In my foundation year at Camberwell College, I remember asking my tutor if I could go to the library and, without a hint of irony, he said: “you can, but don’t get suffocated by all the knowledge”. I laughed, before realising that he definitely wasn’t joking.
It now occurs to me that he was trying to encourage a focus on original thinking, a move away from the kind of ‘academic’ learning we are taught at school. One thing art colleges are doing very well is inviting discussion among likeminded students, where notions of creativity and different practices are challenged. Although, having said that, it is very easy for these discussions to end the moment you leave Art College and start applying for bar work…
It is therefore encouraging to see emerging groups like Crowd Talks, hosting design discussion events across the UK. Crowd Talks is an exciting initiative started by four Brighton Graphic Design and Illustration graduates. The group recognised the value of discussion at an Art College level and wanted to extend the idea, bringing together students, graduates and practitioners to create a greater diversity of opinion. I spoke to two of the co-founders, Roz Edenbrow and Laura Gordon who take the view that “Instead of slagging off unpaid internships (and then applying for them the next day) we’d rather facilitate a conversation between the small studio, the agency and the student.”
Crowd Talks was inspired by the conversations they had with one another after lectures: “these were much more interesting”. The informal setting of these conversations is reflected in the format of Crowd Talks; by inviting a panel discussion, Crowd aims to break away from a traditional lecture format and encourage open debate between the panel and the audience.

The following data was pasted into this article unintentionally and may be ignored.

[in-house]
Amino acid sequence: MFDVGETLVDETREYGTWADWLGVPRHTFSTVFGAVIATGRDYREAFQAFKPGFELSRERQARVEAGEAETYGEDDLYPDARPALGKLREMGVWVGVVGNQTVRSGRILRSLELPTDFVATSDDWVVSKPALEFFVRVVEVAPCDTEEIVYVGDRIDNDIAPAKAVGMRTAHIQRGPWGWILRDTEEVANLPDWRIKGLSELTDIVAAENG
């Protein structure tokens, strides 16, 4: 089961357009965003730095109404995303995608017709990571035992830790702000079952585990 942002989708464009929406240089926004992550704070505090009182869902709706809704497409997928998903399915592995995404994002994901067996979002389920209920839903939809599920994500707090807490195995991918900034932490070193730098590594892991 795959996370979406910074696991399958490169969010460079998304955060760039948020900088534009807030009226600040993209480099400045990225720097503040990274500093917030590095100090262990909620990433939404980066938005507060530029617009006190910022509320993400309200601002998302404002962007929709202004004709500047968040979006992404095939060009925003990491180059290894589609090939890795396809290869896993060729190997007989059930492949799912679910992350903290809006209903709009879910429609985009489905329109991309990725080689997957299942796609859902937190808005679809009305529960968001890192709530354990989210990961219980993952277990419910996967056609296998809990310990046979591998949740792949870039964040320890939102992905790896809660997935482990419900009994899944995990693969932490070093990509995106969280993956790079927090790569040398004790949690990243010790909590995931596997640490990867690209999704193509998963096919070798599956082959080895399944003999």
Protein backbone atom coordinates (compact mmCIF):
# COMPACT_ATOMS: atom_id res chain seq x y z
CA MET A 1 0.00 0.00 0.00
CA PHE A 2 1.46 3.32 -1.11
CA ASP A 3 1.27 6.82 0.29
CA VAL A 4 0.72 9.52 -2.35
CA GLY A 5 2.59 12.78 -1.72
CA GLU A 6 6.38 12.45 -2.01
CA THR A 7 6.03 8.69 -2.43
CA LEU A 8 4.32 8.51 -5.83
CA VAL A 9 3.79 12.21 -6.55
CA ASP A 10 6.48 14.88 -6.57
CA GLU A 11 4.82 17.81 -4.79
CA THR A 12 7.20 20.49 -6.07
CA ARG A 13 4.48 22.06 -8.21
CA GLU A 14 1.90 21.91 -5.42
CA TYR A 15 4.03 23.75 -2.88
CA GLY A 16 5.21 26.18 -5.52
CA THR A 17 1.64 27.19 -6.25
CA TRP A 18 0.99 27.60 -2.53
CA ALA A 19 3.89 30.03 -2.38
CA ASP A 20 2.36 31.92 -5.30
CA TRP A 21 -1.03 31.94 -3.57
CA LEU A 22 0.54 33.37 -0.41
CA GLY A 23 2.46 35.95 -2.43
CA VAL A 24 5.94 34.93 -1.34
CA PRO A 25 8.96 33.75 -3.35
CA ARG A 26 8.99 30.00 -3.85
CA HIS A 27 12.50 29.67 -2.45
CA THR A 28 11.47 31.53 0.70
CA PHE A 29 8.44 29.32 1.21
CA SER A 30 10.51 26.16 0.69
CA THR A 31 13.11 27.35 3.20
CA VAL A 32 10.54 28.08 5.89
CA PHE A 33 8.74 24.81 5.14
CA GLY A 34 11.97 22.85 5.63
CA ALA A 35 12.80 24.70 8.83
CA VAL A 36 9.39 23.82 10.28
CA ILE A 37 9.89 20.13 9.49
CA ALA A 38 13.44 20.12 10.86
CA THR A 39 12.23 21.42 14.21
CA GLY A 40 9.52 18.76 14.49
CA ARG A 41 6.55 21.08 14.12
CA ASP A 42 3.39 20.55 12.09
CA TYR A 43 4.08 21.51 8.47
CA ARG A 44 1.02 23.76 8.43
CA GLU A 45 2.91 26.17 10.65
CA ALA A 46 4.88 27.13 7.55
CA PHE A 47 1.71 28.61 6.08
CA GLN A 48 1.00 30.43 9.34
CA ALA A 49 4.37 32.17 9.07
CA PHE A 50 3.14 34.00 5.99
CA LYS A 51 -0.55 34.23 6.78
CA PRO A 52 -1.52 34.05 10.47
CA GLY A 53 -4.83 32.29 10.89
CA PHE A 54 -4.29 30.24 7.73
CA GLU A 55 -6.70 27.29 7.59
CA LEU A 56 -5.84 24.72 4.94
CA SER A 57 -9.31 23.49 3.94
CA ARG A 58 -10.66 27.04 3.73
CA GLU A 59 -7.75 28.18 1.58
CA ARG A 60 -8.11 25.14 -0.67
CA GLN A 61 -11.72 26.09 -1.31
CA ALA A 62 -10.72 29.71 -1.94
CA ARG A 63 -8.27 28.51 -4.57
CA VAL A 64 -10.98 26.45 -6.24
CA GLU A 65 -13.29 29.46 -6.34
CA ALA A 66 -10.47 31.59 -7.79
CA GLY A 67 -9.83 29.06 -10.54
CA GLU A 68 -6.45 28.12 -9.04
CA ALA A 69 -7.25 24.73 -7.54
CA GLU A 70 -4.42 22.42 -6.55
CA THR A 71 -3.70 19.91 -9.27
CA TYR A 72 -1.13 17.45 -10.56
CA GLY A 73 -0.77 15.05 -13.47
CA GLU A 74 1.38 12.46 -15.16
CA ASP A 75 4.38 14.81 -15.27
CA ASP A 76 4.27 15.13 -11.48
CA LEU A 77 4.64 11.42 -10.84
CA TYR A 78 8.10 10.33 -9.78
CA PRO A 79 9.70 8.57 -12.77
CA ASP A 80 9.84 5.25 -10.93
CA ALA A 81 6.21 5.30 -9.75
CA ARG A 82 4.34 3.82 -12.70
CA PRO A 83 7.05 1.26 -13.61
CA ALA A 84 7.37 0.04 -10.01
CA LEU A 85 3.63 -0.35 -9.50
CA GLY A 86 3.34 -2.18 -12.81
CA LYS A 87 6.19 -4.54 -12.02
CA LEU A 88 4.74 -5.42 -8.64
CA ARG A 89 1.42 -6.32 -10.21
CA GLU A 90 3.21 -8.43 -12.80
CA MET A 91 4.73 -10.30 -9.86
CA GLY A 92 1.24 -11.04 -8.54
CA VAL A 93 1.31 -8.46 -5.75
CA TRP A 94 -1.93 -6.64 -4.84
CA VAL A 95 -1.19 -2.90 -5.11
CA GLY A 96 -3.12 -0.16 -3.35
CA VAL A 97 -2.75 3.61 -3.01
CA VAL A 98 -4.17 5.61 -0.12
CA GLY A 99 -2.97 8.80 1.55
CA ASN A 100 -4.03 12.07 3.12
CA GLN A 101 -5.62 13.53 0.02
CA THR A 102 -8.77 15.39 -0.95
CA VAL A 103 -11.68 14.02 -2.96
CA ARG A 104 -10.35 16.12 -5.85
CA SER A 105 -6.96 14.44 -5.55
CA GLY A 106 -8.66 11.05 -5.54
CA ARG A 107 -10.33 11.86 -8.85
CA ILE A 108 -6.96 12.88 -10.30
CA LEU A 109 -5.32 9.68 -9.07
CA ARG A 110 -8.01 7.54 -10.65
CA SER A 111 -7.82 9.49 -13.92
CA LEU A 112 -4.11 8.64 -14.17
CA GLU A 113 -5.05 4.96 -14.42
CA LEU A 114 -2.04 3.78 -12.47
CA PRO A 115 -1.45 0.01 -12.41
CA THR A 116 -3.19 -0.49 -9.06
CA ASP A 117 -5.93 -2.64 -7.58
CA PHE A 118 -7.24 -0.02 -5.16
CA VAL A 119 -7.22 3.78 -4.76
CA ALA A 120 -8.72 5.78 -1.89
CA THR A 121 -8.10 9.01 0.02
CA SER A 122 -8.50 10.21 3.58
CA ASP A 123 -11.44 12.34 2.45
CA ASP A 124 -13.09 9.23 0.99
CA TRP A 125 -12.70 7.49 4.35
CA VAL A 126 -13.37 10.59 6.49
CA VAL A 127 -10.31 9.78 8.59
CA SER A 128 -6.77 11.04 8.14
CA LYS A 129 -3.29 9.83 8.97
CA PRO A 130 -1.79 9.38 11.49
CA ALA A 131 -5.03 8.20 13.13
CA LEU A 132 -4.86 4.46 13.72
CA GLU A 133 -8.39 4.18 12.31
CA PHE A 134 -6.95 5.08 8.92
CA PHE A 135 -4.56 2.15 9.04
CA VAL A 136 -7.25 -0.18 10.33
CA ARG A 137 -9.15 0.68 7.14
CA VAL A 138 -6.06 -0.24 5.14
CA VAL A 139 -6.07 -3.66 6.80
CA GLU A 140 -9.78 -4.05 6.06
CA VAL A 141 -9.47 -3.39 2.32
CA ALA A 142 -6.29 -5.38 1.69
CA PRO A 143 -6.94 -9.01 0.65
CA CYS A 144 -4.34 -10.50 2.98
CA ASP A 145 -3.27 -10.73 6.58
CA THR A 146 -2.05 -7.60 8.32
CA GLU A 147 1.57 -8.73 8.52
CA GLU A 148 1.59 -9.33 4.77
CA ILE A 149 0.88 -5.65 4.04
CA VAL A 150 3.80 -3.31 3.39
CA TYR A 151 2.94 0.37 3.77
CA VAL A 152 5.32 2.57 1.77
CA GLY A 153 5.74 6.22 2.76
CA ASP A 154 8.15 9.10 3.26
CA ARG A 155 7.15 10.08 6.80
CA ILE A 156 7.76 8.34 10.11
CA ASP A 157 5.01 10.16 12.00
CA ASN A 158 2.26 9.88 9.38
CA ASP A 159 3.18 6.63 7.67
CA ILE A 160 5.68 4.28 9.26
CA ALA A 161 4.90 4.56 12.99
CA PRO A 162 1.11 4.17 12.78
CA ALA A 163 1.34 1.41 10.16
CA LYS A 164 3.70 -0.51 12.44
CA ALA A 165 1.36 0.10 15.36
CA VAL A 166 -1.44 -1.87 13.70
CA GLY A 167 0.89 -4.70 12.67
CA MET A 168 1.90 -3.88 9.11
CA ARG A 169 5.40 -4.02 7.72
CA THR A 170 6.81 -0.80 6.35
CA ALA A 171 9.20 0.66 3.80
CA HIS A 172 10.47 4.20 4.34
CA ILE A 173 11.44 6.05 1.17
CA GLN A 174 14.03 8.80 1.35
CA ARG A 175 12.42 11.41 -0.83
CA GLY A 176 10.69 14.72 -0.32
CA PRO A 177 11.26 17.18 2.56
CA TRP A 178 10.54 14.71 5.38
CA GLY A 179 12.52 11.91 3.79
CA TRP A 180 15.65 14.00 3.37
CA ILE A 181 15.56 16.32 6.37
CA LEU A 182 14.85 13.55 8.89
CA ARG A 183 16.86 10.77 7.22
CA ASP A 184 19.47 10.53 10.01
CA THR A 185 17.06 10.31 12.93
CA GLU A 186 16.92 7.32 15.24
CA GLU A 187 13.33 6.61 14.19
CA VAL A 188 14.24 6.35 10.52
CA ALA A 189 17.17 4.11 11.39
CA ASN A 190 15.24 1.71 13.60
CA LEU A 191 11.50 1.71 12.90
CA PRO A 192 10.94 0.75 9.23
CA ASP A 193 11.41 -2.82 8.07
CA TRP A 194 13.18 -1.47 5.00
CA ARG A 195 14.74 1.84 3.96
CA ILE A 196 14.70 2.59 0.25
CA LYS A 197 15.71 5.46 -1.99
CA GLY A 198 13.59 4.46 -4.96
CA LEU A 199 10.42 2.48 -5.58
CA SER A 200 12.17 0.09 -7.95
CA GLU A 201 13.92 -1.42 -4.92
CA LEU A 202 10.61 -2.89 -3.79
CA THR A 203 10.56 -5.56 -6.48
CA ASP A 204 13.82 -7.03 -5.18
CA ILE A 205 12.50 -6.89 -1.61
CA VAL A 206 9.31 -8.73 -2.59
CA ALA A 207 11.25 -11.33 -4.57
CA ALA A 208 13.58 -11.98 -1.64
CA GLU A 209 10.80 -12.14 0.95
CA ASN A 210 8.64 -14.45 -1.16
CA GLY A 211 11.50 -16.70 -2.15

No matter where the events take place (past venues include The Book Club, Camberwell Space and Somerset House), Roz and Laura maintain the atmosphere is crucial: “We always say at the beginning of our events that we want the debate to be informal wherever they are… Crowd is important because we provide a neutral space to facilitate these really important conversations between students, graduates and industry.” Hosting events in different venues they say has provided opportunities to “experiment with the format of the debate, tailoring it to the people that will be there”.
Previous Crowd Talks topics have included internships in the Arts; the implications of online exhibition spaces; the effect of digital media on design and creation; the impact of the cuts to arts funding and the changing nature of Arts education. In such a fragile industry, events like these are important in allowing a platform for open debate to take place. Crowd Talks has not been going very long, but they are beginning to gain the recognition they deserve and have recently been approached to publish a book, inspired by their design discussion events and with contributions from Crowd panelists, students and industry.
The book launch for ‘Crowd Talks: Volume 1’ takes place this Sunday 5th July (4 - 6.30pm) at The Rose Lipman Building, 43 De Beauvoir Road, London N1 5SQ. Head down, buy a book, but try not to get suffocated by all the knowledge.